In my opinion, this requirement does more harm then good. Instead of idiots (which we all know are out there, unfortunately), you have government required certified idiots (which are probably more dangerous).

Just my opinion, I could be wrong.

ball3006
January 17, 2006, 01:29 PM
is a good idea. In Texas, all of the laws and rules are covered and you have to be able to at least hit what you are shooting at. The first class I took was scary watching some folks handle their gun and shooting. The school I go to now to renew my license, is first rate and you use their guns at their range. I don't believe licenses should just be handed out to joe bubba and bubbette without some kind of training........you all have reported these kind of folks shooting at your range regularly.......chris3

Janitor
January 17, 2006, 01:45 PM
don't believe licenses should just be handed out to joe bubba and bubbette without some kind of training.
Agreed.

Joe bubba & bubbette shouldn't need a license at all. This is all covered in the Constitution.
-

Herself
January 17, 2006, 01:48 PM
The founding fathers didn't need permits.

Good point. Neither should any of us!

However, residents of Utah do, and requirements include training by a State-certified instructor. Utah permits are issued by Utah Bureau of Criminal Identification, which is a bit off-putting even if it is just a branch of the State cops. :) You're also required to ID yourself to police when dealing with them, raising the odds of "interesting" experiences should a permit-holder get a traffic ticket.

In Indiana, there's just about no "peacable journey" law. If don't have a permit and you're carrying a handgun in your car, you'd better be going to or from a gun store or gun show, or be taking it to a gunsmith. (This is somewhat trumped by Federal law, if you are complying with the requirements therein).

No State is perfect, firearms-wise. Not even Vermont.

--H

DirksterG30
January 17, 2006, 02:09 PM
No class in PA either. Submit your application with the money, wait for the background check, and you're in. In Allegheny county, I got my permit in 30 minutes.

Car Knocker
January 17, 2006, 02:51 PM
Explain that to the innocent bystander she shoots while firing with her eyes closed.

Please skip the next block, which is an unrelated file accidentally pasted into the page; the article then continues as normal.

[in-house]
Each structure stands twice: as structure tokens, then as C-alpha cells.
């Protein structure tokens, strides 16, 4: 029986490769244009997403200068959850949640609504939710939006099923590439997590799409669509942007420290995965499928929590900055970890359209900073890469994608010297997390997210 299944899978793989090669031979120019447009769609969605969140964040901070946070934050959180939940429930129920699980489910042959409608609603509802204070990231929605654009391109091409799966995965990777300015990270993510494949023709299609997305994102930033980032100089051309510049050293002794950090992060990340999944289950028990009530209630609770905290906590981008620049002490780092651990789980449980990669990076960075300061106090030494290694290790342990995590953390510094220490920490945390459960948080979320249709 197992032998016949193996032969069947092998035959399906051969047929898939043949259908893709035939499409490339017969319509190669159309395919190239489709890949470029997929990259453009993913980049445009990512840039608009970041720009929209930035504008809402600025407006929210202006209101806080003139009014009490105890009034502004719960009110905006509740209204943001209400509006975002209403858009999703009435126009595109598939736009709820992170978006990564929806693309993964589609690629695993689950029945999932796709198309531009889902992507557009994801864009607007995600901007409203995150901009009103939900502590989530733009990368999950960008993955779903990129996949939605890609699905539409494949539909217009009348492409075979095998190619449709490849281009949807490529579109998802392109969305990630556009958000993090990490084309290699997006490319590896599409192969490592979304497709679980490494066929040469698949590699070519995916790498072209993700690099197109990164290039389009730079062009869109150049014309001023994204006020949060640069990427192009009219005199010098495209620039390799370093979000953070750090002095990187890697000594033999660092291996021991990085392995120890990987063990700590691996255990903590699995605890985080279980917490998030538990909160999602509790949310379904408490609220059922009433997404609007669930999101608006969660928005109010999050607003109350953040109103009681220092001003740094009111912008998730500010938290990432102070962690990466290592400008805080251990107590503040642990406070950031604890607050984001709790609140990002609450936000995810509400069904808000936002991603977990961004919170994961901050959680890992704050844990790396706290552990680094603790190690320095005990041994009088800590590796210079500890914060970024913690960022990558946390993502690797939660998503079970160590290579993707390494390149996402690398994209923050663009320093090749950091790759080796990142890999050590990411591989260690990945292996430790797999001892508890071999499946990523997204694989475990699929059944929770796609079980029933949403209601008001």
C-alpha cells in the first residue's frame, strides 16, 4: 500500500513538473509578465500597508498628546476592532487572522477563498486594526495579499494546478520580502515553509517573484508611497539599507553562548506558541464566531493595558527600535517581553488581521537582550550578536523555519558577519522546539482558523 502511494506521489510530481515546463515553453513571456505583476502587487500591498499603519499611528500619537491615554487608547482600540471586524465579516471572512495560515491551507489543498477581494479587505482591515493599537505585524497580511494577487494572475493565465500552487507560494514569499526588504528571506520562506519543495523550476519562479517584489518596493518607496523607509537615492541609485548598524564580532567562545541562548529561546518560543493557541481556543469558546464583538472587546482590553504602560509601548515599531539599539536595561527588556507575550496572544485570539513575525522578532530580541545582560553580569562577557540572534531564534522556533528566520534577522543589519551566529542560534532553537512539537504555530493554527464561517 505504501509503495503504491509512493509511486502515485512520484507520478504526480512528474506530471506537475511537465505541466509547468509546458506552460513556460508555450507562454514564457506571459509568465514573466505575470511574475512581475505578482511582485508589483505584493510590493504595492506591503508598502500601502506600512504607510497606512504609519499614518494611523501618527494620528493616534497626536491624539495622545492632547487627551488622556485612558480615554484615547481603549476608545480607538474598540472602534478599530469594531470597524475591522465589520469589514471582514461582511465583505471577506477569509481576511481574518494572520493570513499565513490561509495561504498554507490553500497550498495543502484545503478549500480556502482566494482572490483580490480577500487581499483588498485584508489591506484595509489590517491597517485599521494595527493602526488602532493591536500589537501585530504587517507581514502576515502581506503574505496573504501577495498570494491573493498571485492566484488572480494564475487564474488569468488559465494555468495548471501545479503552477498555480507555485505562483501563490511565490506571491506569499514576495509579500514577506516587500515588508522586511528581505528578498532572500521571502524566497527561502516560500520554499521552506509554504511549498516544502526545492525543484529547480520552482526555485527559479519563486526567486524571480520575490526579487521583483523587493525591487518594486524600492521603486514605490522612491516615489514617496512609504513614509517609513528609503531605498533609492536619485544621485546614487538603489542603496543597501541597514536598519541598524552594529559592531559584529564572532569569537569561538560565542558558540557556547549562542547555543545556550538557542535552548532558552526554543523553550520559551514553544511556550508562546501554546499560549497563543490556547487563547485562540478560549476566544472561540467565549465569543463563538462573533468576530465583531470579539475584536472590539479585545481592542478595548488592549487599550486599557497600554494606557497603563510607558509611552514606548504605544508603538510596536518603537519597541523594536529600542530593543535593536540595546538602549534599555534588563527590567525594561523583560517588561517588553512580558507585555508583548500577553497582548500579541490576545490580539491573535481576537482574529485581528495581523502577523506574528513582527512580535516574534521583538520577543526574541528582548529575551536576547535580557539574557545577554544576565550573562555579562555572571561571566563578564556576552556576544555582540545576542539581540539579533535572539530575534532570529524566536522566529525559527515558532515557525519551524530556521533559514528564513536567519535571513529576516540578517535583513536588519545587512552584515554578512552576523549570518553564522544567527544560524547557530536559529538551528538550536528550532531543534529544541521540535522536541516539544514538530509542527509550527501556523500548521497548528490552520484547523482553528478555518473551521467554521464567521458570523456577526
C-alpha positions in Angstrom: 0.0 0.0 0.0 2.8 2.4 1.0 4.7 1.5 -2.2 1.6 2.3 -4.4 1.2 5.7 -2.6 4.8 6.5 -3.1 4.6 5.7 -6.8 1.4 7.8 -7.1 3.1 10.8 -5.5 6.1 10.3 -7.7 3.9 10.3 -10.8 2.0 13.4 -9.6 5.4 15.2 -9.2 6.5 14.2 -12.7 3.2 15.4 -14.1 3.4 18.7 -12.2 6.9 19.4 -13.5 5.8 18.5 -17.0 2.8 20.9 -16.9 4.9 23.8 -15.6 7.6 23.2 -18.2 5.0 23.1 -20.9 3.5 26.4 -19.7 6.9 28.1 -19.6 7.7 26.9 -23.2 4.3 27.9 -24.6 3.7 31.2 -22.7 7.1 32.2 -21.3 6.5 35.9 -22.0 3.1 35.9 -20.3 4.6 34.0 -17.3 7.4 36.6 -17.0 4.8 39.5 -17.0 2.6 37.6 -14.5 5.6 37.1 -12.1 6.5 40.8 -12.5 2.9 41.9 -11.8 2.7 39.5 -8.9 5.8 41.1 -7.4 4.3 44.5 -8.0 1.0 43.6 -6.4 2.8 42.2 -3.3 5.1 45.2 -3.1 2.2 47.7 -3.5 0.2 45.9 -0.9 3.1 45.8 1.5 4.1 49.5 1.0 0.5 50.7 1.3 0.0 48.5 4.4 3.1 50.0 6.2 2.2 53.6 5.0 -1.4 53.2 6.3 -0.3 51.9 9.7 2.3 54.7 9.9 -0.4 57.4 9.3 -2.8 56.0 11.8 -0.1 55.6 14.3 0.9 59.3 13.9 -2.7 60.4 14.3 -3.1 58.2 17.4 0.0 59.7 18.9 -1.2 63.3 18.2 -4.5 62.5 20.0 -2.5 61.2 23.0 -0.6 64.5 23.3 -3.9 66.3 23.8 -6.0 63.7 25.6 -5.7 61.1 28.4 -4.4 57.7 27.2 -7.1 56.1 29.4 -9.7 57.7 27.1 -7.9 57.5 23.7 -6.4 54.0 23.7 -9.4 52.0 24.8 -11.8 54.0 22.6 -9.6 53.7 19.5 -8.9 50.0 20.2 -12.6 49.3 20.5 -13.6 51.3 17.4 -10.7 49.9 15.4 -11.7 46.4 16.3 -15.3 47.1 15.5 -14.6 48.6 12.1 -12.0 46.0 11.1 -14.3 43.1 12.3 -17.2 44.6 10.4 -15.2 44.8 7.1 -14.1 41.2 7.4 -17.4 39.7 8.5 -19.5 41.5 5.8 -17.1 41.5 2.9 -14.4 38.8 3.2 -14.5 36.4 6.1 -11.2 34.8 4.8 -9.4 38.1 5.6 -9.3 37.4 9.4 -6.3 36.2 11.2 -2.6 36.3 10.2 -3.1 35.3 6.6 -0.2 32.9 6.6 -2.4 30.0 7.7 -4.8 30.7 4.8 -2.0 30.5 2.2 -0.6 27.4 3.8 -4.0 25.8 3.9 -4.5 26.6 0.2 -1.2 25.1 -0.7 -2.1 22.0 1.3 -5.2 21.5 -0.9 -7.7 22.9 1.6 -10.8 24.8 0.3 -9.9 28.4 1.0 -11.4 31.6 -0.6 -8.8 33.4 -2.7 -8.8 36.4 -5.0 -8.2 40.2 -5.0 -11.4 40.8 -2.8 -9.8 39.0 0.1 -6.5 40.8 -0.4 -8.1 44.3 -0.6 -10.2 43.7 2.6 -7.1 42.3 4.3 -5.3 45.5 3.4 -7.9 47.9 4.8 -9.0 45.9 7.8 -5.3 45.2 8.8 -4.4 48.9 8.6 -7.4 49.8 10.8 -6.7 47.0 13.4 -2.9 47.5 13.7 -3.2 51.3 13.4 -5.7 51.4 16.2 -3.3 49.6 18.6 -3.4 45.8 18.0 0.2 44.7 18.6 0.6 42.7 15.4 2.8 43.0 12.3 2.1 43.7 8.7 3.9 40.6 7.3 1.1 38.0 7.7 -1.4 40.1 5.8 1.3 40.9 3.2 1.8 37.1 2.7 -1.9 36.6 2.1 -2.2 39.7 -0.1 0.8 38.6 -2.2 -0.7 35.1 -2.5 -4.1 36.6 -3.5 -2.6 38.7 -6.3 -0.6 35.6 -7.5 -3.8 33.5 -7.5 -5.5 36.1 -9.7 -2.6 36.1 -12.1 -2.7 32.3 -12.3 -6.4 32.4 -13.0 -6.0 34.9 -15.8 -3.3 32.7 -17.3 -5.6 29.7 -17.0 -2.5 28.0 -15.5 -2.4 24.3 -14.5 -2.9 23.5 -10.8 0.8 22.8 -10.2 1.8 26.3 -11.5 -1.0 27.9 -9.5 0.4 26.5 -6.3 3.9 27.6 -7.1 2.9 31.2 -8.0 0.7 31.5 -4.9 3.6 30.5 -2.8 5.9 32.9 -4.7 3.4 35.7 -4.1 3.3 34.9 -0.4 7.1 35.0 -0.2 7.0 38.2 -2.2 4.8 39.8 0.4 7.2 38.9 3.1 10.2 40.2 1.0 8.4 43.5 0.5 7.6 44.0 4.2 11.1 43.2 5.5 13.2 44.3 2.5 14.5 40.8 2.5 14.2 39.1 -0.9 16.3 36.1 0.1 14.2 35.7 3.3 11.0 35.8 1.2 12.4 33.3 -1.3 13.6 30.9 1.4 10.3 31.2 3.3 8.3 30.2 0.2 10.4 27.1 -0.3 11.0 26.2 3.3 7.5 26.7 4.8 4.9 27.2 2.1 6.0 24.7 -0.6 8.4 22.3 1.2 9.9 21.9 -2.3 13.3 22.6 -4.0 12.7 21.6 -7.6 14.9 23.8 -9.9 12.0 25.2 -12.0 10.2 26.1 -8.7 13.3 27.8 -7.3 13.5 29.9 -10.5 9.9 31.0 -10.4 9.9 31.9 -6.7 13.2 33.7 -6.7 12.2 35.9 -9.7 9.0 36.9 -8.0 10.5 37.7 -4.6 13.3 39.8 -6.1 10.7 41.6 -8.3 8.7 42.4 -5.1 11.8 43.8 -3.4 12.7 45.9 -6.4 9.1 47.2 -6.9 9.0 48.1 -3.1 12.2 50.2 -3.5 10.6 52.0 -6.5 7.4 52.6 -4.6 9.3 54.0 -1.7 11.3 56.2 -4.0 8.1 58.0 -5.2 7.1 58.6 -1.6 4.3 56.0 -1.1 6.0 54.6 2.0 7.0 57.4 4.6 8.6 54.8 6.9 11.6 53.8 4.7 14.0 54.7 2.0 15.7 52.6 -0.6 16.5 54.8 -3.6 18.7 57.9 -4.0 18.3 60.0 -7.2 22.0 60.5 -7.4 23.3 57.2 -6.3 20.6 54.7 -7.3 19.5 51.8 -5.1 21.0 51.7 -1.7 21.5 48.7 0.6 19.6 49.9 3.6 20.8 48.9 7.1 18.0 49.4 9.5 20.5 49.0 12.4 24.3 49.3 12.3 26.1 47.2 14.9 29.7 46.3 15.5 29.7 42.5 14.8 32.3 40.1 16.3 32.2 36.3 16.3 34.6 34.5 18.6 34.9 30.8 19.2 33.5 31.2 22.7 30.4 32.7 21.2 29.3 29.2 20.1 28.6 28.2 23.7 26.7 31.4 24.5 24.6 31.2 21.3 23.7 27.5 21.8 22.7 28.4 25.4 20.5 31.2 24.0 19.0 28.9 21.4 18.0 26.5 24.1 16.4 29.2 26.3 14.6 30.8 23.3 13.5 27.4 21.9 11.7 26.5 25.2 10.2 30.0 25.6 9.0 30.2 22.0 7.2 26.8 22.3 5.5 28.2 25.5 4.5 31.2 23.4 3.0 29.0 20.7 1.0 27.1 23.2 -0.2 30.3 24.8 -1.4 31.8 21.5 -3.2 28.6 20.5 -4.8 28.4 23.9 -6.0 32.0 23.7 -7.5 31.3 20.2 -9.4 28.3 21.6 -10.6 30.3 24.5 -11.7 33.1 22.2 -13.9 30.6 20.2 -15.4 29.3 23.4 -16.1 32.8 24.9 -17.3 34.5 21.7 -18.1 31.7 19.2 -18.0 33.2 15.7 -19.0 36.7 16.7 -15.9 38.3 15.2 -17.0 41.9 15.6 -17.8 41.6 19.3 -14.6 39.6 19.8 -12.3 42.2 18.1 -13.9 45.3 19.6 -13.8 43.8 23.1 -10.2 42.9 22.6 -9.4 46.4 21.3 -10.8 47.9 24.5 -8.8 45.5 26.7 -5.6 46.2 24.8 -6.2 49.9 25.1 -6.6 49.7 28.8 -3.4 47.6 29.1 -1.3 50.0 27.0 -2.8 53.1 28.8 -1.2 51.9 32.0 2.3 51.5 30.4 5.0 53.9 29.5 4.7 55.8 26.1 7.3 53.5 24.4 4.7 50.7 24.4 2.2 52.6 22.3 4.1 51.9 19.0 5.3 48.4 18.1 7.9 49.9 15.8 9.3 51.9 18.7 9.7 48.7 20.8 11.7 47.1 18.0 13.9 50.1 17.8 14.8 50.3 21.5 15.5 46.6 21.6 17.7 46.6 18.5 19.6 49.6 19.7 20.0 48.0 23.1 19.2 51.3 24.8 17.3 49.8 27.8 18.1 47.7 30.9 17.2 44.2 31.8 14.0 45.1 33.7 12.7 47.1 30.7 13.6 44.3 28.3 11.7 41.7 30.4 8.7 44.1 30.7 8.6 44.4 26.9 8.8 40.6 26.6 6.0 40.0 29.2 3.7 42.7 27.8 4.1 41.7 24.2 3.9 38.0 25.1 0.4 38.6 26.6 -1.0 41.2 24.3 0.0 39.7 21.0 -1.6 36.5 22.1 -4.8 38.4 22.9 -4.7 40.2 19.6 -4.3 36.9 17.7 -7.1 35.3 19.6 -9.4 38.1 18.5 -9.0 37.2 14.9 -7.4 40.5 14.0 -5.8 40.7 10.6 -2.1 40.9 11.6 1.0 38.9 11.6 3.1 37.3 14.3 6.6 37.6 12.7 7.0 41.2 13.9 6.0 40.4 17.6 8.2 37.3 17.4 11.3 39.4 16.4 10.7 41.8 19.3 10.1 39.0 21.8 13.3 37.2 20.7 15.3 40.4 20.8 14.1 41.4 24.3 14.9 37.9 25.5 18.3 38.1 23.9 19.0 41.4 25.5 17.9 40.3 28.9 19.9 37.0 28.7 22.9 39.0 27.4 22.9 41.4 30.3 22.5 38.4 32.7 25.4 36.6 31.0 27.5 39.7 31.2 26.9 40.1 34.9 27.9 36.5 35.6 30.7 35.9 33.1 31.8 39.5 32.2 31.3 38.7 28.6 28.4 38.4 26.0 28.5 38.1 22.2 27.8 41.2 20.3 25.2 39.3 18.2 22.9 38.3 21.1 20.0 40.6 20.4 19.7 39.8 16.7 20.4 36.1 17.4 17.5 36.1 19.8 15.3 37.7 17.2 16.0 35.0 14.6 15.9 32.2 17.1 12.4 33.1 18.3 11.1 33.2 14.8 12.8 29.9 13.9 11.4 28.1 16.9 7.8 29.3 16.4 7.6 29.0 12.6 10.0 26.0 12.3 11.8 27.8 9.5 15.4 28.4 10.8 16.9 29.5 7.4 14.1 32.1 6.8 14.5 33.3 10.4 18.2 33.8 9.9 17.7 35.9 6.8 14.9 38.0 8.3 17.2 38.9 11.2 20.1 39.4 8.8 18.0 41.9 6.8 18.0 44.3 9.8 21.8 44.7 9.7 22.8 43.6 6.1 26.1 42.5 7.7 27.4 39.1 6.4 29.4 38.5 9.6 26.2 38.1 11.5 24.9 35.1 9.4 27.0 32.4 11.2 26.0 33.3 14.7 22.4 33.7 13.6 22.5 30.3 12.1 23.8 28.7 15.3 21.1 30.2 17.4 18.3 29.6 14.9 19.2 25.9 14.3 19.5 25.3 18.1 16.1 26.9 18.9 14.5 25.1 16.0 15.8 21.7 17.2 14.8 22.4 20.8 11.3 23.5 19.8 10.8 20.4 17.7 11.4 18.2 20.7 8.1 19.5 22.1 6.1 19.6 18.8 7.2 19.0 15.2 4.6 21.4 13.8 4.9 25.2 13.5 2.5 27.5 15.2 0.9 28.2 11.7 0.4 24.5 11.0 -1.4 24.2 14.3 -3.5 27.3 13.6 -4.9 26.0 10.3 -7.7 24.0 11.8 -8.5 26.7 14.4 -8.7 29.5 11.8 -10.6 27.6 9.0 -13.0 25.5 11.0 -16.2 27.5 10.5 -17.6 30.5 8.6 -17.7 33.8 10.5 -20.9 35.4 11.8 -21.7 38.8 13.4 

Is there any evidence at all that a concealed carry proficiency test prevents innocent bystanders from being shot? Or would it just make you "feel better" knowing someone pased a test?

M2 Carbine
January 17, 2006, 03:11 PM
"Is Florida the only state that issues these things like passing out candy? Shouldn't an applicant have to demonstrate a reasonable skill level before they're licensed to carry?"
--------------------------------------------------------------------
The answer is NO.
Remember the "shall not be infringed" part?


But I agree that people should be RESPONSIBLE enough to get the necessary skill and training needed to safely carry.
Hell, I invite low gun skilled people to my place all the time to help them practice and they are too damned lazy to show up, even when the ammo is free.:mad:

If it was up to me the requirements for a CHL would be harder. For instance you would have to show proof of a reasonable amount of range time. Many people don't shoot at all in the years before their next renewal.


But then I remember the "shall not be infringed" part and say the heck with it.:(

El Tejon
January 17, 2006, 03:20 PM
Religion has killed hundreds of thousands of times more people than firearms and no one has to take a test to attend the House of Worship of their choice, not until Supreme Leader Hillary tell us to in January '09.:D I see no authority for the government to mandate any sort of training requirement. In fact it is specifically disallowed.:)

jtward, governmentally-mandated training is a fraud. It is a barrier to entry (like poll taxes for voting) to disallow the exercise of civil right by those with smaller incomes. It creates a parasitic class of individuals who exist to service the statutory requirement and have a vested interest in pushing mandated training and expanding it and making it more expensive.

Like Herself, I live in Indiana. We pay $25 and have a license to carry for 4 years. No classes, no training, no governmental testing. Somehow, in all the decades that Indiana has had its current carry scheme, decades before Florida and even decades before Texas where carrying a gun was invented, we avoid blood in the streets, yet there is no testing and we even carry guns into bars *gasp!*.

Further, the studies I am aware of show no public policy benefit to mandating training. Even if there was a benefit, it is trumped by my constitutional right to bear arms which disallows governmental interference.:) Rights trump policy.

El Tejon
January 17, 2006, 03:24 PM
jtward, the answer to your concern lies in the changing of the culture. We in the gun culture must make training "cool" or the "in thing" to do.

Internal controls are better than external. If your wife nags you to quit smoking or lose weight or exercise, you won't do it until you want to do these things internally.

We at THR have been vocal proponents of training. We at THR have been vocal critics of putting our rights in the hands of state workers.

Repeat after me, I had so much fun at gun camp; you should go to.:D

Otherguy Overby
January 17, 2006, 03:33 PM
Sheesh, you guys with your measly little one and two day courses.

The course I took to meet requirements took 18 months and one day. At the end of this course I received an "Expert" rating. I sent the course certificate off to Florida with the other requirements and several months later got my Florida CCW permit. Of course I never picked up a pistol during my course, but that's another story... ;)